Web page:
The impact of evolving of rice systems from China to Southeast Asia

Lead Research Organisation: University College London
Department Name: Institute of Archaeology

Abstract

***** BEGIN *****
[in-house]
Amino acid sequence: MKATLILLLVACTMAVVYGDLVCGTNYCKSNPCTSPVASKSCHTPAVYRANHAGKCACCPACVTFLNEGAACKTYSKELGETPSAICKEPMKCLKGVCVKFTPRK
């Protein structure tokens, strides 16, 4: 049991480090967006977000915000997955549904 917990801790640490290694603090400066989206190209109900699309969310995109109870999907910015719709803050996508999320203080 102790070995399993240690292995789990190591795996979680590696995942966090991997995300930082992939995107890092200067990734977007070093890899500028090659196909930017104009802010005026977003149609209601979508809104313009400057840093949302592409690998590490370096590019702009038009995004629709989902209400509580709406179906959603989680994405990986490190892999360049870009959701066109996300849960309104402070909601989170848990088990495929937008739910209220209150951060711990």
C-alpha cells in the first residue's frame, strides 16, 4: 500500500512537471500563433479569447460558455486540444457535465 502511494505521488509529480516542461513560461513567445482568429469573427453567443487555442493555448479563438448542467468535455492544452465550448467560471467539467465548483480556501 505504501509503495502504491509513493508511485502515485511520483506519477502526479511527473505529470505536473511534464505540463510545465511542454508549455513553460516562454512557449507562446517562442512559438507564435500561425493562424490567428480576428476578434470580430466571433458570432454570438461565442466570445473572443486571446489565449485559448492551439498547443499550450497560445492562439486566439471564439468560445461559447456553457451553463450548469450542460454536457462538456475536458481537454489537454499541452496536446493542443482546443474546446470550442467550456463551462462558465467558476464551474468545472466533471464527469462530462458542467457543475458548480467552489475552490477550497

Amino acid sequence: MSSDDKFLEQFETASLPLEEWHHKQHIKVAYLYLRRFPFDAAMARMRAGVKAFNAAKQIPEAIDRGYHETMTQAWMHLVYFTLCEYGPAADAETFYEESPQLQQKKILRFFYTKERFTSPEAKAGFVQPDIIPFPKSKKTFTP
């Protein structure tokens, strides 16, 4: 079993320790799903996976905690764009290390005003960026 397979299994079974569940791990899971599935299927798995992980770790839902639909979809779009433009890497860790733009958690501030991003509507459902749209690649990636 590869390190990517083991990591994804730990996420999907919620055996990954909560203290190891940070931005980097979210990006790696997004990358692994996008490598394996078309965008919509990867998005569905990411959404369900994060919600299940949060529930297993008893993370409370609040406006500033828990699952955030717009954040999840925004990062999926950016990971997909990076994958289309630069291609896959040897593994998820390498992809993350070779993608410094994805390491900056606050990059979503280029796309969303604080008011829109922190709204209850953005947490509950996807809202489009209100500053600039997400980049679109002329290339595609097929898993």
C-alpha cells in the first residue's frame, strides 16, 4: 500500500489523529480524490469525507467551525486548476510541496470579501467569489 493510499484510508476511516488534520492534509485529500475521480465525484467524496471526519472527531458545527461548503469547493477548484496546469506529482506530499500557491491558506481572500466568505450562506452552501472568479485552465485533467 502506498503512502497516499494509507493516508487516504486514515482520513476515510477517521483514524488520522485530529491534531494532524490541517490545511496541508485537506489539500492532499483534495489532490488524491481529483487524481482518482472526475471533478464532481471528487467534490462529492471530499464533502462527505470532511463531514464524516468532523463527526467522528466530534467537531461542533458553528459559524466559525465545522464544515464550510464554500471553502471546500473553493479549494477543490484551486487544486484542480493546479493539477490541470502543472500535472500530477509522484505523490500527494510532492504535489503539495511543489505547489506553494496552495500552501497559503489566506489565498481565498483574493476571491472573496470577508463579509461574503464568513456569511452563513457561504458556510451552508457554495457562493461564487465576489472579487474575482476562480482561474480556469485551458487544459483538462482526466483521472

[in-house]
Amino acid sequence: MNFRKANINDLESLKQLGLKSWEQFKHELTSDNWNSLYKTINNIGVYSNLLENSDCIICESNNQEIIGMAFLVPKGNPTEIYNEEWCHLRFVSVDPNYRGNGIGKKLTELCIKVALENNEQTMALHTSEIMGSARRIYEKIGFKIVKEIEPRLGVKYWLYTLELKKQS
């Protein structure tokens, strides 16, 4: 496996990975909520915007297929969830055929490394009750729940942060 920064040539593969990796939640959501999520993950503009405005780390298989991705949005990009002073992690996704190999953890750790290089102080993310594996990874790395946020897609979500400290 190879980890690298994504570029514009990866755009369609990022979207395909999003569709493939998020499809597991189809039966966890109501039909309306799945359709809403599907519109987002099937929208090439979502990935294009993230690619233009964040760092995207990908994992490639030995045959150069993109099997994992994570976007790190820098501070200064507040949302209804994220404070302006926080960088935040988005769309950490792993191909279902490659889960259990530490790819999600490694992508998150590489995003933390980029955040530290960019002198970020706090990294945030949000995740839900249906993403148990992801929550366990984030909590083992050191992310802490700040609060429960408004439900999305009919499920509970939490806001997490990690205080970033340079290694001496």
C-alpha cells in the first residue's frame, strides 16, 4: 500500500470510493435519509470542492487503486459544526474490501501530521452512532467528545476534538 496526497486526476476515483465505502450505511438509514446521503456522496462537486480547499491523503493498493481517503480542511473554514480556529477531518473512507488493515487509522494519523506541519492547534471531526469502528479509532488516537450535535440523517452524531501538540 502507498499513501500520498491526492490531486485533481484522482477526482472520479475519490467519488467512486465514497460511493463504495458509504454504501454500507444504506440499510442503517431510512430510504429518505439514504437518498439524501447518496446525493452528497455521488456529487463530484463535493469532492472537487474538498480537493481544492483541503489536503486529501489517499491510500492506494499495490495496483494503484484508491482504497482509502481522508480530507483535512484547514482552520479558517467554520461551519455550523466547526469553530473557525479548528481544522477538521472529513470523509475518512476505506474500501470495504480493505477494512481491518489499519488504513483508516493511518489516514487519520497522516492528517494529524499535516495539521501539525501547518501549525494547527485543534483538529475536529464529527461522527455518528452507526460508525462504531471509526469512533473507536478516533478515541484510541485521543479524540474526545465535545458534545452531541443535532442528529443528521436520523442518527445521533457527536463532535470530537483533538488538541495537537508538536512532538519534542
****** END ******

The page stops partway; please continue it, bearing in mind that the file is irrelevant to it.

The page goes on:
As the world's most productive crop, the history and potential of rice is of great interest to crop scientists and archaeologists, and as a greenhouse gas producer its history is important to climatic modelling. Understanding the development, diversification and spread of rice agriculture is central not only to our understanding of the processes of human population growth, dispersal and formation of civi-lizations in Asia, it is also central to reconstructing how past agricultural activities might have im-pacted global climate through methane emissions and deforestation. Archaeobotanical evidence offers a powerful set of tools for not only documenting where and when rice was cultivated in the past, but how it was cultivated through the analysis of ecology of associated weed flora in macro-remains assemblages and phytolith assemblages. We have pio-neered the study archaeological rice weed flora and the combination of archaeological plant macro-remains and phytoliths in our recent NERC-supported research in parts of India, Sri Lanka and China (NE/G005540/1). We propose to roll out this method over a wider geographical and cultural area, as well refining the approach through some additional modern analogues. we propose to focus our work on the less known parts of Asia, especially mainland Southeast Asia and the southern parts of China, as well as further work in the eastern parts of India. These regions are central to hypotheses on the dispersal of rice cultivation, including models linking the spread of rice to major language families such as Austroasiatic and Austronesian, and yet a lack systematically-studied evidence for rice cultivation itself, or evidence as to whether early rice represented an extension of the alluvial wetland cultivation systems like those of the Neolithic Yangtze (early subspecies japonica, typical of many modern temperate japonica) or the develop-ment of upland rainfed systems (the latter typical of many modern tropical japonica rices), with a secondary later parallel evolution of irrigated wet rice systems amongst indica rices. Therefore we will use a combination of archaeobotanical seed remains, including weed flora, and phytoliths to reconstruct the earliest rice cultivation systems (Neolithic-Bronze Age) along the three hypothesized trajectories of rice diffusion southwards from the Yangtze basin towards south-east Asia, namely in Yunnan, Guangdong, and Fujian, as well as across a range of subregions, environments and periods in mainland Southeast Asia (mainly in Thailand and Vietnam) to assess the extent to which rainfed and wet irrigated systems were practiced, and whether different regional patterns or a single evolutionary trajectory can be reconstructed.On the basis of our reconstructed rice arable systems and weed flora assemblages to as-sess the likelihood of single or multiple pathways for the spread of rice into Southeast Asia, by analysing the geographical and chronological patterns of weed flora. We will then use our improved understanding of how rice was cultivated in different times and periods of southern China and Southeastern Asia to produce improved models of past wetland rice area and linked methane emissions over time, grounded in the empirical evidence for past rice cultivation. Results will be of direct relevance to prehistorians and quaternary scientists interested in Holocene Asia and rice agriculture, but such results will have a wider impact in terms of assessing the regional and global impact, and sustainability, of different traditions of rice agriculture, and its contribution to ancient anthropogenic methane emissions.